Another COVID Christmas brings anxiety, but also optimism to the world

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Christmas arrived around the world on Saturday amid an outbreak of COVID-19 infections that separated many families, overwhelmed hospitals and curbed religious observances as the pandemic was set to spread into a third year.

Yet there have been homilies of hope, as vaccines and other treatments become more available.

Pope Francis used his Christmas address to pray that some of these vaccines reach poorer countries. While rich countries have vaccinated up to 90% of their adult population, 8.9% of Africans are fully vaccinated, making it the least vaccinated continent in the world.

Only a few thousand supporters showed up for his midday speech and blessing, but even that was better than last year, when the Christmas lockdown in Italy forced Francis inside for the annual ‘Urbi et Orbi “(” To the city and to the world “) word.

“Grant health to the infirm and inspire all men and women of good will to seek the best possible means to overcome the current health crisis and its effects,” Francis said from the loggia of St. Peter’s Basilica. “Open hearted to ensure that necessary medical care – and vaccines in particular – are provided to those who need it most. “

In the United States, many churches have canceled in-person services, but for those that had in-person worship, clerics reported lower but significant attendance.

“Our hopes for a normal Christmas have been tempered by Omicron this year… still filled with uncertainties and threats that overshadow us,” Reverend Ken Boller told his parishioners at midnight mass at St. François-Xavier in New York. “Breakthrough was a happy word for us, until it was associated with COVID. And in the midst of it all, we celebrate Christmas.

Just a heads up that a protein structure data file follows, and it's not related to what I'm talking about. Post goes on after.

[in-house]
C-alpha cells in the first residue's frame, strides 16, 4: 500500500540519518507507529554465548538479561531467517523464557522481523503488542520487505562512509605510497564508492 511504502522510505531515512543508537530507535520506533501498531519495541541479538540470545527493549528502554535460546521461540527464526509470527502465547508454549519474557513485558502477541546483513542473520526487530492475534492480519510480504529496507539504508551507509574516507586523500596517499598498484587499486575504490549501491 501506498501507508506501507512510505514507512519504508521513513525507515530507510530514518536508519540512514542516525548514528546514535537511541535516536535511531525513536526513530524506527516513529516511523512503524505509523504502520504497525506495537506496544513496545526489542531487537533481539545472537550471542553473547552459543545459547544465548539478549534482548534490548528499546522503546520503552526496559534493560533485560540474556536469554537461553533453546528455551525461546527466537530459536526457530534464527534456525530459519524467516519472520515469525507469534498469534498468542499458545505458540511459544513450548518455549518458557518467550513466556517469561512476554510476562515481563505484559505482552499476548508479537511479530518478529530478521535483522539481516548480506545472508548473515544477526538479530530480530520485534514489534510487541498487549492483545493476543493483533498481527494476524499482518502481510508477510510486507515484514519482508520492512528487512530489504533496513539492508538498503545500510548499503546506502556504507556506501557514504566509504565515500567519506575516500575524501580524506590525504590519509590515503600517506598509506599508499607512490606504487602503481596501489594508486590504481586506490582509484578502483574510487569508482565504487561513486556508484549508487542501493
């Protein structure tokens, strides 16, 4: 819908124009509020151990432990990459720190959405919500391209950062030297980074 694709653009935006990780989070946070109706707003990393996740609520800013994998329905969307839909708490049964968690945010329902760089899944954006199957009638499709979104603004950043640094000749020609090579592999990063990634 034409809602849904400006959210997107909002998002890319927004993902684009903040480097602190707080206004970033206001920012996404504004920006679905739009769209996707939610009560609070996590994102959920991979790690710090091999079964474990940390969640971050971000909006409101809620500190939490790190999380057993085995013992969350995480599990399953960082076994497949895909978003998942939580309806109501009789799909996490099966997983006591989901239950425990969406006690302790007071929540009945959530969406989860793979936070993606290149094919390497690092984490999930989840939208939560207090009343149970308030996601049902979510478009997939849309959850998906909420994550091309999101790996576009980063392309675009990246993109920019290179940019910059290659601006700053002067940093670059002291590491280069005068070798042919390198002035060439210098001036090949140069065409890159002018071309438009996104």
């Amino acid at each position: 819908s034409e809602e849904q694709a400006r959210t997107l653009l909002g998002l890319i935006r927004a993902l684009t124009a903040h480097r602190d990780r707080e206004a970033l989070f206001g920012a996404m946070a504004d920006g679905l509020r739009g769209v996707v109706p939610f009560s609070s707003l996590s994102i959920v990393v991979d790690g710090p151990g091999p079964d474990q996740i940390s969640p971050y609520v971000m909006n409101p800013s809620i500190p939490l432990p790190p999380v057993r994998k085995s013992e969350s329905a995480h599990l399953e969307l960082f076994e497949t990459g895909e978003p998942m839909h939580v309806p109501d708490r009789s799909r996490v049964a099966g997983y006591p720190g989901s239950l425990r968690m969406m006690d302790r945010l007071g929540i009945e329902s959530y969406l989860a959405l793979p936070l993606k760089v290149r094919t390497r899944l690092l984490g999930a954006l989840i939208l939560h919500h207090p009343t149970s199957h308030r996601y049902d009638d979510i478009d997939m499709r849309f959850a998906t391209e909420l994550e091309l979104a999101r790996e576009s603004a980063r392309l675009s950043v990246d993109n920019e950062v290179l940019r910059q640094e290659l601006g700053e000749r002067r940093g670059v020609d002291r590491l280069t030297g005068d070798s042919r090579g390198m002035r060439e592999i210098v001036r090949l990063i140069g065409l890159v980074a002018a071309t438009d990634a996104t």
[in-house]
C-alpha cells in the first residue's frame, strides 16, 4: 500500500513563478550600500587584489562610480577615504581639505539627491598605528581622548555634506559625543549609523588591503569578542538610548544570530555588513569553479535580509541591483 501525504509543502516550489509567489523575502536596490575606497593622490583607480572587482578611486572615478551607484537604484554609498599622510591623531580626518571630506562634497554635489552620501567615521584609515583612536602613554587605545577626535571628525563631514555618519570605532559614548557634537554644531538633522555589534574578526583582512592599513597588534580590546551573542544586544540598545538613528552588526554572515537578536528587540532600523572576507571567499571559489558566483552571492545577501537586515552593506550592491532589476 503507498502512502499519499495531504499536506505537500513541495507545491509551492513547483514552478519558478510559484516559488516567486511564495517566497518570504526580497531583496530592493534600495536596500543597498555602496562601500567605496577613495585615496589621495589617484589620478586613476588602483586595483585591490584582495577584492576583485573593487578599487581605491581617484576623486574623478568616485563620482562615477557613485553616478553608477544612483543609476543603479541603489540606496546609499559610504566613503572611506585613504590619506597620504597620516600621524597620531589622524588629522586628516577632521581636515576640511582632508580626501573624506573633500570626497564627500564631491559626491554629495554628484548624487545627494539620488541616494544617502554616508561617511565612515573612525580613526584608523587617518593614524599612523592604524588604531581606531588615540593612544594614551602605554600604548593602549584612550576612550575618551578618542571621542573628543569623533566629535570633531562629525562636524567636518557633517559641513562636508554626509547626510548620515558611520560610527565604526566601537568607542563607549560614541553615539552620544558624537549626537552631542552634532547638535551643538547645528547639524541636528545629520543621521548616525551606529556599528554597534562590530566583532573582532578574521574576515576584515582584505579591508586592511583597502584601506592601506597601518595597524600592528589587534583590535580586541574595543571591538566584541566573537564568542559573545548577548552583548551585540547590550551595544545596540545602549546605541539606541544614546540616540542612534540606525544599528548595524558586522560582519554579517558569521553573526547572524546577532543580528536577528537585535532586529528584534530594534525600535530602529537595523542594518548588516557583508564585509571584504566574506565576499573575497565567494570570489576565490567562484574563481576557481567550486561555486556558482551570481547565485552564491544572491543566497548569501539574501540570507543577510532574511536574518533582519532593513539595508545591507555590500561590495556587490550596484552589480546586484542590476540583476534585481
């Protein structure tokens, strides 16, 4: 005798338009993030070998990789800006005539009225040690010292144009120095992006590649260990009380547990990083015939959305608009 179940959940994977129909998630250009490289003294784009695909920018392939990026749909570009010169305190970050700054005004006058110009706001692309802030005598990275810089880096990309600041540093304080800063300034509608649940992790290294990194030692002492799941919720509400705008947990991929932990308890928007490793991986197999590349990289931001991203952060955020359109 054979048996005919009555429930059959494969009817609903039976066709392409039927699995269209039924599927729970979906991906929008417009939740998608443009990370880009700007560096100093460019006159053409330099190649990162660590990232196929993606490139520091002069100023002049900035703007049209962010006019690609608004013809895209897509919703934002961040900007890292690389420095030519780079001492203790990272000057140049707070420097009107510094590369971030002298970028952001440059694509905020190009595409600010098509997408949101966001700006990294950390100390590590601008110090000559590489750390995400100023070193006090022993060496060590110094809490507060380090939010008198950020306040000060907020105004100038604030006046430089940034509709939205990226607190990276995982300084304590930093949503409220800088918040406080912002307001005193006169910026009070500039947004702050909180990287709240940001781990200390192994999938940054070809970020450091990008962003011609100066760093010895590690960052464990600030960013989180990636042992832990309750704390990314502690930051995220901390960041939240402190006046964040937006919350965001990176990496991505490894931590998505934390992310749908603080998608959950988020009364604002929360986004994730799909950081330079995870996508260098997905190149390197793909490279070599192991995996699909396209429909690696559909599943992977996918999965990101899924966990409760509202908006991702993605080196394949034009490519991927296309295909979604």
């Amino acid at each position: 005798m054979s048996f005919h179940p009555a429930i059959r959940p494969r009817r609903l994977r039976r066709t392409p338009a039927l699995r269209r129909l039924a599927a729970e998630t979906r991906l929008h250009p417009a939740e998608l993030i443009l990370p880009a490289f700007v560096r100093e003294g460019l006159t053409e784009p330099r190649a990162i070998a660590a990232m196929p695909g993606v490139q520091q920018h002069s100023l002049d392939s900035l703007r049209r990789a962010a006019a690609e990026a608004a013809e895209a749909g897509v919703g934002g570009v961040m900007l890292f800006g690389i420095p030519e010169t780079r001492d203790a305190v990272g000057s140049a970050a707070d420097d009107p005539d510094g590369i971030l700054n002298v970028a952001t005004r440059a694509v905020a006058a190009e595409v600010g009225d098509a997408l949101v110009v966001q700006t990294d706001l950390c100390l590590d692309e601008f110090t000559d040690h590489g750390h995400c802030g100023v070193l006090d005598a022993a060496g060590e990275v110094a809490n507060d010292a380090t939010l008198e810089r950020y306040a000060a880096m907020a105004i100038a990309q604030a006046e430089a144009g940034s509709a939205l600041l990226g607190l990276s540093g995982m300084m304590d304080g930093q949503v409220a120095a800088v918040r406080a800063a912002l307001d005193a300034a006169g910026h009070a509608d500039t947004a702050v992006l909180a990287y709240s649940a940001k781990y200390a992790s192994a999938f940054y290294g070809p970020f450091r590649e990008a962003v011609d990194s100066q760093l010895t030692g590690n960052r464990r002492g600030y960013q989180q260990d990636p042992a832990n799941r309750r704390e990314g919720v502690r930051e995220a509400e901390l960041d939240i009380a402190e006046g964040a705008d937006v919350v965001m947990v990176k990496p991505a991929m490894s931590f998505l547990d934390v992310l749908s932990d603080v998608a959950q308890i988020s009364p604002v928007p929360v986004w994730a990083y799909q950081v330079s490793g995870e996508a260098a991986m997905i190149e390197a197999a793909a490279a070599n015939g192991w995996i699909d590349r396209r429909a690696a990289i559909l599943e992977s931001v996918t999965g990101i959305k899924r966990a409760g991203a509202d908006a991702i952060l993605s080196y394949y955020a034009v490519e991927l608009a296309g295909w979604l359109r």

Reverend Alex Karloutsos, of the Dormition of the Virgin Mary Church of the Hamptons in Southampton, New York, said attendance at the Christmas Eve liturgy was a third lower than last year, with “The reality of the omicron virus diminishing the crowd, but not the fervor of the faithful present.

St. Patrick’s Church in Hubbard, Ohio, held Mass on Christmas Eve at a nearby high school due to a church fire this year. The mass drew around 550 people, said Bishop of Youngstown, David Bonnar, who presided.

In Britain, Queen Elizabeth II noted another year of pain – especially personal after losing her husband, Prince Philip, in April – and urged people around the world to celebrate with friends and family, despite the grief caused by the pandemic.

“Although it is a time of great happiness and good humor for many, Christmas can be difficult for those who have lost loved ones,” the Queen said in the pre-recorded message released when many British families were enjoying their traditional dinner. Christmas. “This year, above all, I understand why.”

Thousands of people across Britain received a Christmas vaccine booster as new cases there hit a new daily high of 122,186. The Good Health Pharmacy in North London was one of dozens of sites. immunizations who kept their doors open on Saturday to administer “jingle jabs” amid government pressure to offer boosters to all adults by the end of the year.